David Kelley ("The Rights Angle," Jan.) and Richard D. Mohr ("Clinton's Protection Racket," Jan.) argue that the involuntary security provided by the Clinton National Health Plan comes at a very high moral price–a message that is completely ignored in the public debate. Apparently it is simply inconceivable to most commentators that many people would actually prefer freedom and individual responsibility in making their health-care choices to police-enforced, bureaucratically managed medical plans. The fundamental problem is that the distinction between legal rights and moral obligations is being blurred to the detriment of both–or, in other words, the functions of state and church are being merged.
Kelley makes it clear that the definition of rights that is both traditional in America and the most rational is that of liberty rights, the right to be free of coercive or fraudulent impositions by others on our freedom of speech and action. The government's role is then largely negative or neutral, as a referee.
When a charitable group like a church provides services to its constituents, it is usually clear that the obligations–to the extent that they exist at all–are moral rather than legal. Mohr recognizes that when the state provides charity, it is usually accompanied by legal obligations that limit freedoms. Can you imagine the ultimate outcome of allowing life-and-death decisions to be legislated instead of pondered by families and their physicians in our litigious society? The Clintons have, and apparently they like it. Mohr has, and obviously doesn't.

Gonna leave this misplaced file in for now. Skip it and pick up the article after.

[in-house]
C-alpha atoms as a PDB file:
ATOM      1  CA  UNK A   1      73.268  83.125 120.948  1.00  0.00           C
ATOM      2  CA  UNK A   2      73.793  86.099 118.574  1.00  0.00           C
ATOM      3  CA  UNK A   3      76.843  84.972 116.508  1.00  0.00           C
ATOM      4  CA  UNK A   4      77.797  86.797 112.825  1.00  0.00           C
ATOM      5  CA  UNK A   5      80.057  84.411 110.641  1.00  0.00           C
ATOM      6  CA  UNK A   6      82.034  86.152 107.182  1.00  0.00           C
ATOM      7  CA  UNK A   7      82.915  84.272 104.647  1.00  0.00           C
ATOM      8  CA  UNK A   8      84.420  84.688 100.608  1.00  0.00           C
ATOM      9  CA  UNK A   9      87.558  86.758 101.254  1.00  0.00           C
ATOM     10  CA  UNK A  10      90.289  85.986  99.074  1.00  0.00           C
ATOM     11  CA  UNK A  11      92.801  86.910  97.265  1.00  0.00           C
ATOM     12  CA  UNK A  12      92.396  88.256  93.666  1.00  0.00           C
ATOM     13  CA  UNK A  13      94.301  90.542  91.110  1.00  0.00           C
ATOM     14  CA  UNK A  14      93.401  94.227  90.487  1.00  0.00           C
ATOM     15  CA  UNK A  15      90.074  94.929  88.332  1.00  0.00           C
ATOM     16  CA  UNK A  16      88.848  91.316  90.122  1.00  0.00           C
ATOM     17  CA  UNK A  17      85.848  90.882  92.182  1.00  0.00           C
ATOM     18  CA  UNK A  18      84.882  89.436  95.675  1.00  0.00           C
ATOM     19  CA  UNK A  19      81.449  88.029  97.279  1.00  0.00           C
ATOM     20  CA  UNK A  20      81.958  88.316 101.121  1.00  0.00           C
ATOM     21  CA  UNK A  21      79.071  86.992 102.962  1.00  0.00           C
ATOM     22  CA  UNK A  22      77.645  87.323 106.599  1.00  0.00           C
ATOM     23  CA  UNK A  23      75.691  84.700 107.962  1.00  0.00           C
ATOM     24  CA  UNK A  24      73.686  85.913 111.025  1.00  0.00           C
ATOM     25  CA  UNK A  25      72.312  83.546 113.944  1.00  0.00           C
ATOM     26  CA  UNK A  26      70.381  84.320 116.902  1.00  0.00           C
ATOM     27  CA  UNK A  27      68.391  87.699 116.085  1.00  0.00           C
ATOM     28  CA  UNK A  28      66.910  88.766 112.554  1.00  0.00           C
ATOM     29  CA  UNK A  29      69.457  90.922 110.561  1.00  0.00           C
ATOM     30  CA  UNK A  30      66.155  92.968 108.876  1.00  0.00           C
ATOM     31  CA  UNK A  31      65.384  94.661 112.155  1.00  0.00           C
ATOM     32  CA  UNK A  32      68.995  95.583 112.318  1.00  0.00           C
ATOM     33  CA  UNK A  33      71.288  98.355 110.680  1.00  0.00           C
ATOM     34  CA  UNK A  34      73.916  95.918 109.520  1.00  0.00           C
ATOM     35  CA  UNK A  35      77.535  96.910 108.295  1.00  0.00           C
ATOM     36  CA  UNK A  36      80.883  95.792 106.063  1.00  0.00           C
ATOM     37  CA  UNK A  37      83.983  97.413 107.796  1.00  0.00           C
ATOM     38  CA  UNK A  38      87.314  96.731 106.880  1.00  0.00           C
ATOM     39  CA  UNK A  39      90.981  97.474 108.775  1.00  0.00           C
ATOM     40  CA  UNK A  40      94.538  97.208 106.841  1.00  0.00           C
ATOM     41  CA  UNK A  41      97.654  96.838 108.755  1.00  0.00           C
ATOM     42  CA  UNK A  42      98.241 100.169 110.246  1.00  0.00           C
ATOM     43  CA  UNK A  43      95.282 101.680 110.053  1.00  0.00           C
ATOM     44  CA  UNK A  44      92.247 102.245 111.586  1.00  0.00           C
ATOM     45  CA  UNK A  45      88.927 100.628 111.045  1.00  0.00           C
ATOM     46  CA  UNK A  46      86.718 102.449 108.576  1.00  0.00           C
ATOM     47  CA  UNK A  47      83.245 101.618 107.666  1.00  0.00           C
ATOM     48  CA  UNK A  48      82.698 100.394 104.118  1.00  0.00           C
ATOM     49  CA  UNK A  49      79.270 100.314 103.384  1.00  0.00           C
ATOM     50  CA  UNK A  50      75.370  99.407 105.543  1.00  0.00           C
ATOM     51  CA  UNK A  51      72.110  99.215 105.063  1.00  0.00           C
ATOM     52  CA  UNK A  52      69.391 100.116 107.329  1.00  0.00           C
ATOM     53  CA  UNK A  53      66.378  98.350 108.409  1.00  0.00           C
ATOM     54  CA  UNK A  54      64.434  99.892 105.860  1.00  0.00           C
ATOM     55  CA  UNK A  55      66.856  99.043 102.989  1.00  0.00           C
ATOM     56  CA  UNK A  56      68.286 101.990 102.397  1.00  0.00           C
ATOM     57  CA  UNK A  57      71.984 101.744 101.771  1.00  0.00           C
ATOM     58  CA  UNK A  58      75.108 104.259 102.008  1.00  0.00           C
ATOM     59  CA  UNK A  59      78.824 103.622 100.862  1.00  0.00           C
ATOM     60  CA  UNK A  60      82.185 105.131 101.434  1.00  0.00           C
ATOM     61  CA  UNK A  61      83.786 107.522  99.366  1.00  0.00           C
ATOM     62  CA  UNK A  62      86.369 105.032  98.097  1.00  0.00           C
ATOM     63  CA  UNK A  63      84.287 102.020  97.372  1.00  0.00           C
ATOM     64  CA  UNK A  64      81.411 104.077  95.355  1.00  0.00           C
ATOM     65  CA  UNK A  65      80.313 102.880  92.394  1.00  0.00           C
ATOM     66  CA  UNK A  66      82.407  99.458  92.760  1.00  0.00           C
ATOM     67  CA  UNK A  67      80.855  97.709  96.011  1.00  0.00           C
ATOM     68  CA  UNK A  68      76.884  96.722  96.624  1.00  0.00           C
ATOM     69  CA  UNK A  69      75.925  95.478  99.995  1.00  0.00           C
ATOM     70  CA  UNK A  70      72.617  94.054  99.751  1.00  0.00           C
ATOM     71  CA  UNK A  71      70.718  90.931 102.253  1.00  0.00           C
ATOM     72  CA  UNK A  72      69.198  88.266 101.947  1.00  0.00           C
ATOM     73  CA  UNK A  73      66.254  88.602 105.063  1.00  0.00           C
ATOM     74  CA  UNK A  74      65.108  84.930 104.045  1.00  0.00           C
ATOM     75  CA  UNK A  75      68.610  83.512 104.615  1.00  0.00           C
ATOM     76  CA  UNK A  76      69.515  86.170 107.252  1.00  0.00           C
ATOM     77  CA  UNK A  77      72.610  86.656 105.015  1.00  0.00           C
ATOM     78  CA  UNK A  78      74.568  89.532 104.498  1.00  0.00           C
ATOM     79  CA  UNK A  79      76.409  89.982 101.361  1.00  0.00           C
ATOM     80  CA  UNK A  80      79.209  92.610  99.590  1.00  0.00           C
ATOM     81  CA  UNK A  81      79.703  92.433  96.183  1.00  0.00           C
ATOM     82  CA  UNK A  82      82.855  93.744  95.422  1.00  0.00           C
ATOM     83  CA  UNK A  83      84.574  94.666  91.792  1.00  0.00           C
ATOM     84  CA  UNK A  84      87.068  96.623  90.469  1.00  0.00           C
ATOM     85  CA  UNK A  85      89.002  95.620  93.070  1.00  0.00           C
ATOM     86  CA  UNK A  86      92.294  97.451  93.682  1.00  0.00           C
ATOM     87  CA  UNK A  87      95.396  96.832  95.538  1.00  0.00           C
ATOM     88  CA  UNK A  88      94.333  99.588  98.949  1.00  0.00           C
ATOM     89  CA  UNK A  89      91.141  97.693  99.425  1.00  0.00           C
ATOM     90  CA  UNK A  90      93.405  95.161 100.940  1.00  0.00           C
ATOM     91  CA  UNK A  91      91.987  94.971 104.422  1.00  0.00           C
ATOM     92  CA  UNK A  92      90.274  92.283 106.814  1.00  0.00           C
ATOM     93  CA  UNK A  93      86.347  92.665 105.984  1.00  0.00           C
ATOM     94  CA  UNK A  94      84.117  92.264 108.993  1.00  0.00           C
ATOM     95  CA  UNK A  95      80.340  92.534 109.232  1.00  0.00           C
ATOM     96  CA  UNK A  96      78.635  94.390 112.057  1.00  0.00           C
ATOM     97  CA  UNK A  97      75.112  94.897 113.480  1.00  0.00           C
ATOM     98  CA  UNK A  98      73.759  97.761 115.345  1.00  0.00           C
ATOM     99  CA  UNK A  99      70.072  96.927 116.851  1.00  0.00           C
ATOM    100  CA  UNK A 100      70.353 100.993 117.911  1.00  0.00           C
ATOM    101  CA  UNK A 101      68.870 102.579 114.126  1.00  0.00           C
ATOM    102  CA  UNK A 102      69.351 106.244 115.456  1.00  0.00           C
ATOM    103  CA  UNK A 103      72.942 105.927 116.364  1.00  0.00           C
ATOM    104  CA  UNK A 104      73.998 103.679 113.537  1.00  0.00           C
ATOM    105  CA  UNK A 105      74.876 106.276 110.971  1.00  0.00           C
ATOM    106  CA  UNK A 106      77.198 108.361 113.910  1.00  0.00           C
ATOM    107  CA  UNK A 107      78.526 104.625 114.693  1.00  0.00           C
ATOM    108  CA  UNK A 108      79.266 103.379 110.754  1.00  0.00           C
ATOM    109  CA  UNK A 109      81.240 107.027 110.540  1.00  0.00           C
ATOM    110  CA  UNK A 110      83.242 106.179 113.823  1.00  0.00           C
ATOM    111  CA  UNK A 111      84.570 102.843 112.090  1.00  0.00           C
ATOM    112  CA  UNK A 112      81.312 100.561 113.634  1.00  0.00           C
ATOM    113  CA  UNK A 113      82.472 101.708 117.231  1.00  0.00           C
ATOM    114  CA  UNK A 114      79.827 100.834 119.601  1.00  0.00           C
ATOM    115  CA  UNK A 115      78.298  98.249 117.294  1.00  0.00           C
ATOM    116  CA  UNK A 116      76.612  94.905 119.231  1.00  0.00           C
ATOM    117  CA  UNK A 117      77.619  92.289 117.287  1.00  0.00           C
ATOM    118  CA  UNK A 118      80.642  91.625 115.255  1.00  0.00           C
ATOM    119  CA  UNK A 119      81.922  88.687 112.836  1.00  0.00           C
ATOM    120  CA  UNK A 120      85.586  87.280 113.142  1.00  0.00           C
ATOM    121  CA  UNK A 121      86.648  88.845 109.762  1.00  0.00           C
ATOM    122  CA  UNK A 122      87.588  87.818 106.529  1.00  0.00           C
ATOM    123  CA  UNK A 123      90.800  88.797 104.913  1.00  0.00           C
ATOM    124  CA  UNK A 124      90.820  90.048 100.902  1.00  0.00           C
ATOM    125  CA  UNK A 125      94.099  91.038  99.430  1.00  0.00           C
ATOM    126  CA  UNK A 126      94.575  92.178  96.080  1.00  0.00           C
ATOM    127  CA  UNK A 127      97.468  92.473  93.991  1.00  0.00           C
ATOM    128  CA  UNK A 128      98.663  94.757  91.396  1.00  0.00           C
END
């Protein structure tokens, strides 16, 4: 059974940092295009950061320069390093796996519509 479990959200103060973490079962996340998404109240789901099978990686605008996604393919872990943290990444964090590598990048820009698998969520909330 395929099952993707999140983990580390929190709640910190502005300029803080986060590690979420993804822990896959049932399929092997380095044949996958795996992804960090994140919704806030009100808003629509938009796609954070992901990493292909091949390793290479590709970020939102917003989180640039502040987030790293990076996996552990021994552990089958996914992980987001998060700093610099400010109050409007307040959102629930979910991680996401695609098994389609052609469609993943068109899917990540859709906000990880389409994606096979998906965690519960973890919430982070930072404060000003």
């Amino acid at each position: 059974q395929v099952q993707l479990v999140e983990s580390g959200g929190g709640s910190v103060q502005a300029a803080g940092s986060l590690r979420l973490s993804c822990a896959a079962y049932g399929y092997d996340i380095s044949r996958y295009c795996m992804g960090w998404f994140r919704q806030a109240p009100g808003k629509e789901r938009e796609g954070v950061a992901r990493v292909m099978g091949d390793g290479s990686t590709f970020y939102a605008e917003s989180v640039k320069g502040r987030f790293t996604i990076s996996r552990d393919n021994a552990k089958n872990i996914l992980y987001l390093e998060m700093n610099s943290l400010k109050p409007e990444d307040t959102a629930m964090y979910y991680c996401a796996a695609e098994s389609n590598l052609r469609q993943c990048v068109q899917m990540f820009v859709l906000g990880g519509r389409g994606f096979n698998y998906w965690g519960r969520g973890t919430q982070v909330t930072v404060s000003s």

Wayne M. Turner
I am a psychiatrist, and my hope is that psychotherapy will be excluded from the health-care plan. The idea of people telling me their darkest secrets and my being obliged to enter this information into the Health Security Database is an Orwellian nightmare in which I do not wish to participate. I wonder how Clinton, who has had psychotherapy, might feel about his psychiatric diagnosis and treatment becoming public record?
James O'Brien, M.D.
Los Angeles, CA
Milton Friedman made the point that government advertising can frequently be more misleading and deceptive than that of the private sector. While the specious Clinton health-care plan isn't exactly promising all Americans the Cadillac of health-care coverage, it is, at least, alluding to a Saturn in every garage. After the dust has thoroughly settled, and the Clintons have been relegated to the task of writing their memoirs, I'm afraid that most consumers will find themselves, in effect, driving a Trabant while being forced to make payments on a Mercedes.
Spirit Lake, WI
Sophomores in Uniform
I agree with Jack Kammer ("Recovering from a Tailspin," Jan.) that Tailhook and similar matters are blown out of proportion. But he overlooks a more important issue. The military services are remarkably dysfunctional and by any standard of industry should have gone out of business long ago. Tailhook is not about the treatment of women but rather a glimpse at military life as it is and not as we imagine it. These people are part of an enormous frat house on the public dole.
My father served in World War II, and I served in Vietnam. There was never any question whether I would volunteer. But when I got to a combat zone and realized the same sophomoric minds were at work there as in basic training, I concluded that the military was stupid. These people in Vietnam weren't fighting a war; they were engaging in military exercises with live ammunition. Today it's worse. Can women do the same thing, participate in stupid, deadly games? Sure, the sexual organs of the participants don't really matter if it is just a game anyhow.